The Counter-Terrorism and Border Security Act 2019 has completed its parliamentary journey and will, in the main, come in to effect over the next few months.

The Home Secretary Sajid Javid claims that the Act:

‘…ensures sentencing for certain terrorism offences can properly reflect the severity of the crimes, as well as preventing re-offending and disrupting terrorist activity more rapidly.’

What are the key changes?

A new power to stop, question, search and detain an individual at a port or border area to determine whether they are, or have been, involved in hostile state activity.

A new offence of entering or remaining in an area outside the United Kingdom that has been designated by the Home Secretary if it is necessary for protecting the public from terrorism.

Updating the offence of obtaining information likely to be useful to a terrorist to cover material that is only viewed or streamed, rather than downloaded to form a permanent record.

Extending the offence of inviting support for a proscribed organisation.

A requirement for terrorist offenders to provide additional information to the police in line with what registered sex offenders must provide.

Sentencing changes

Section 38B TA 2000 – a new maximum sentence of 10 years imprisonment (previously 5 years)

Section 58 TA 2000 – a new maximum sentence of 15 years imprisonment (previously 10 years)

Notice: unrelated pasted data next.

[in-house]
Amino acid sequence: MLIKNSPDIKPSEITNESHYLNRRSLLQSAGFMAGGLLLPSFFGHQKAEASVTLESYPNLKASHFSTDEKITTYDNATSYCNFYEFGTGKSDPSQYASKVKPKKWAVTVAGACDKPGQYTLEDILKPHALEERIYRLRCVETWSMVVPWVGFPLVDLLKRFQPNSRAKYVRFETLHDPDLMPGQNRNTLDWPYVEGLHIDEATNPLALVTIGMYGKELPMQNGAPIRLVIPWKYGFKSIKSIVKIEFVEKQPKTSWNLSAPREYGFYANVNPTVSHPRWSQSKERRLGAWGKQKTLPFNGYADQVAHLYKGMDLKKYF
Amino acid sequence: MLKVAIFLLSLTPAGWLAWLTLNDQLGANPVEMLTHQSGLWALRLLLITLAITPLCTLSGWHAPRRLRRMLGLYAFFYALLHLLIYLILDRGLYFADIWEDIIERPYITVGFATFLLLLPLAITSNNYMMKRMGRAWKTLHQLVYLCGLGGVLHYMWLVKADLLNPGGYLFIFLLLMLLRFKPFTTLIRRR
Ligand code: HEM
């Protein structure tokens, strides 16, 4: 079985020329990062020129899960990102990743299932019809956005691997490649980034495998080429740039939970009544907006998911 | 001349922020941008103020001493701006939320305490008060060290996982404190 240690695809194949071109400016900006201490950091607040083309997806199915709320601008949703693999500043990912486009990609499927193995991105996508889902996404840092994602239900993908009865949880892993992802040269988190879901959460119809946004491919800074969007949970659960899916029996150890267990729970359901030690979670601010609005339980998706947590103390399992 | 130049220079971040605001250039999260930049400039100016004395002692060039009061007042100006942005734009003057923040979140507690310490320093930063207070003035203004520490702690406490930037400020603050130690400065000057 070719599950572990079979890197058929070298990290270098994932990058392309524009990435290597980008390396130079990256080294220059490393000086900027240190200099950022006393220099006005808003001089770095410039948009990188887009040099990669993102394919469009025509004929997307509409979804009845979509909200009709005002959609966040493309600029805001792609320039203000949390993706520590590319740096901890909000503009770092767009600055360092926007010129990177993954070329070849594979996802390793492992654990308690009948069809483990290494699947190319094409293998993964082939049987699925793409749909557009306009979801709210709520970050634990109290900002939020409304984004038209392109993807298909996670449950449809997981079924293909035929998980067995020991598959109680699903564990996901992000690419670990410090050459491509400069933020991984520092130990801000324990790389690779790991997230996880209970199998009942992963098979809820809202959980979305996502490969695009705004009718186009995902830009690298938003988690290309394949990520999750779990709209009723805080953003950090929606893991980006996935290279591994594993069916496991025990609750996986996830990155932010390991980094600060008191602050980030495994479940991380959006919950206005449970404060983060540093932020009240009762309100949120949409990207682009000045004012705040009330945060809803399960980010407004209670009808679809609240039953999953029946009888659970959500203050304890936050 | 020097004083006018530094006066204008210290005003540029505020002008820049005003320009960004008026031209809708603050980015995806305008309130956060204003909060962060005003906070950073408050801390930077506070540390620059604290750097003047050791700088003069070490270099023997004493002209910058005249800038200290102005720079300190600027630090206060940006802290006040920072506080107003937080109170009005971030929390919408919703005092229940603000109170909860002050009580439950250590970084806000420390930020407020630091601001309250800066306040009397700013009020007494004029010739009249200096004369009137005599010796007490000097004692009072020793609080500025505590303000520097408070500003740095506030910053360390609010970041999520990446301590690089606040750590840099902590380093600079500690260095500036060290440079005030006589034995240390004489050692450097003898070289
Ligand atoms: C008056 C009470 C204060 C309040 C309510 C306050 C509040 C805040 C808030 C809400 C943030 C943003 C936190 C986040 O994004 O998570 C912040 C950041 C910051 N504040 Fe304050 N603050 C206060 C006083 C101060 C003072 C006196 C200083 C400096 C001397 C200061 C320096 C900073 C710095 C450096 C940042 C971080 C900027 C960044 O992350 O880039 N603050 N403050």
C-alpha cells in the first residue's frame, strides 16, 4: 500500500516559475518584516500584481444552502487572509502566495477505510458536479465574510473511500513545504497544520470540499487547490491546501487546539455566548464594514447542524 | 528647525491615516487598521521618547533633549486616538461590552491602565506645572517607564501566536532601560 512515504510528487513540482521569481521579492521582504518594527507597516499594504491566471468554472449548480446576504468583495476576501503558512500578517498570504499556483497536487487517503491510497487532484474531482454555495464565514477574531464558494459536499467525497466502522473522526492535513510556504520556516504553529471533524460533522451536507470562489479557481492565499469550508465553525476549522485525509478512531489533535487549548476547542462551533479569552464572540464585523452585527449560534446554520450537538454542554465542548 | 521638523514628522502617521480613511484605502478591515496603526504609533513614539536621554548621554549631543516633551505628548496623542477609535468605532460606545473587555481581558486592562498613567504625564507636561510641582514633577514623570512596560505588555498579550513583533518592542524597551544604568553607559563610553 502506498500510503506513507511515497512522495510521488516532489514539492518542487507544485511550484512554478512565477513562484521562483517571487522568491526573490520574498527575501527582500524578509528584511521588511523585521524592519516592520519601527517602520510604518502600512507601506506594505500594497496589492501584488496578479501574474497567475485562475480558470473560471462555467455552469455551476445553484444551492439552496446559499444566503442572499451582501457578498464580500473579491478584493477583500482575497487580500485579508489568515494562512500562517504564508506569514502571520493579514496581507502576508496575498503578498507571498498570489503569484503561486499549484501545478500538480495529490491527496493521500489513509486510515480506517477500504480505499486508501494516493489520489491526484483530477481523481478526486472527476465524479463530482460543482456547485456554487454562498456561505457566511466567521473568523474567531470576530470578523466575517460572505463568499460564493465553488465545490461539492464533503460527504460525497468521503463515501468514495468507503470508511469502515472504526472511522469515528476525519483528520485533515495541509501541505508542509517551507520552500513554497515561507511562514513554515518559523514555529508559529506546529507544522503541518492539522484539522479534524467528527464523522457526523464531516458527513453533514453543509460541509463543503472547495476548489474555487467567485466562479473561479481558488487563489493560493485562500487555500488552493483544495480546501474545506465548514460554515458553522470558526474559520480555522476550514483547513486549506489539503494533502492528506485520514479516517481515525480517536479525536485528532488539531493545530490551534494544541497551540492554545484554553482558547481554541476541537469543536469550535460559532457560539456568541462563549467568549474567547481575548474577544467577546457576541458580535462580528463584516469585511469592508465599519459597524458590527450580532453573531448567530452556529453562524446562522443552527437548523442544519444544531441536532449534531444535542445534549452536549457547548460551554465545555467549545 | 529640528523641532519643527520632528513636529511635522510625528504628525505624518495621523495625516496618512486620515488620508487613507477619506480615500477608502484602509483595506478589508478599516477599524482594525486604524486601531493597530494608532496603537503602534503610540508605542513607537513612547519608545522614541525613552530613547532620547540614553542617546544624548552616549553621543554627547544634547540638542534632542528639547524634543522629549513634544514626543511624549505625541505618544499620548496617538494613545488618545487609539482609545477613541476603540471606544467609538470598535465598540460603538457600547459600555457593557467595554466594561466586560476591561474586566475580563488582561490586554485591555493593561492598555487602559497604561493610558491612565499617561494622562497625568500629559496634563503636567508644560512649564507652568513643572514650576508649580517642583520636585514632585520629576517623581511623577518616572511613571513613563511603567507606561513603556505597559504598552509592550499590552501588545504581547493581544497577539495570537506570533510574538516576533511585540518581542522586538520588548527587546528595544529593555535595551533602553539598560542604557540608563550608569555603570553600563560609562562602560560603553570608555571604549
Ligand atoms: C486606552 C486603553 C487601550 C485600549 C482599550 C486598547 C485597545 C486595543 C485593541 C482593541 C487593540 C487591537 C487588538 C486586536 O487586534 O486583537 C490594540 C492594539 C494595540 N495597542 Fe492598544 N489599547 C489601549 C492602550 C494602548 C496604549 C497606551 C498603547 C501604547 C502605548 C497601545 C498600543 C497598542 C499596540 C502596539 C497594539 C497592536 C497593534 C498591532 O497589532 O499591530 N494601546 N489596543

Section 58A TA 2000 – a new maximum sentence of 15 years imprisonment (previously 10 years)

Section 1 TA 2006 – a new maximum sentence of 15 years imprisonment (previously 7 years)

Section 2 TA 2006 – a new maximum sentence of 15 years imprisonment (previously 7 years)

Overseas Production Orders


In addition to the new Terrorism Act, where a relevant international agreement is in place, the new Crime (Overseas Production Orders) Act 2019 will allow police and prosecutors quicker access to electronic data held outside of the UK, supporting investigations into crimes such as child sexual exploitation and terrorism.

The act gives law enforcement agencies and prosecutors the power to obtain electronic data directly from an overseas communications service provider (CSP). There is already a similar process for UK law enforcement to obtain information from UK companies.

The UK is currently in the process of negotiating a data access agreement with the United States, where the world’s largest CSPs are based.

Currently, when law enforcement agencies want access to data held by a CSP overseas, mutual legal assistance channels are used which can take anywhere from six months to two years, resulting in delayed or sometimes abandoned investigations or prosecutions.

The act gives law enforcement agencies the ability to apply to a UK judge for an overseas production order which, if granted, will require the specified CSP to provide, or allow access to, stored electronic data for investigating and prosecuting serious crimes.

The overseas production order would give the police and prosecutors the ability to seek access to the required electronic data, such as messages, files and pictures, directly from the overseas CSP, reducing the time it takes to days or weeks.

The process will remain subject to robust judicial oversight and protections for legally privileged material and journalistic data have been written into law.

The legislation also requires the government to seek  assurances that the death penalty will not be used in any relevant international agreement.


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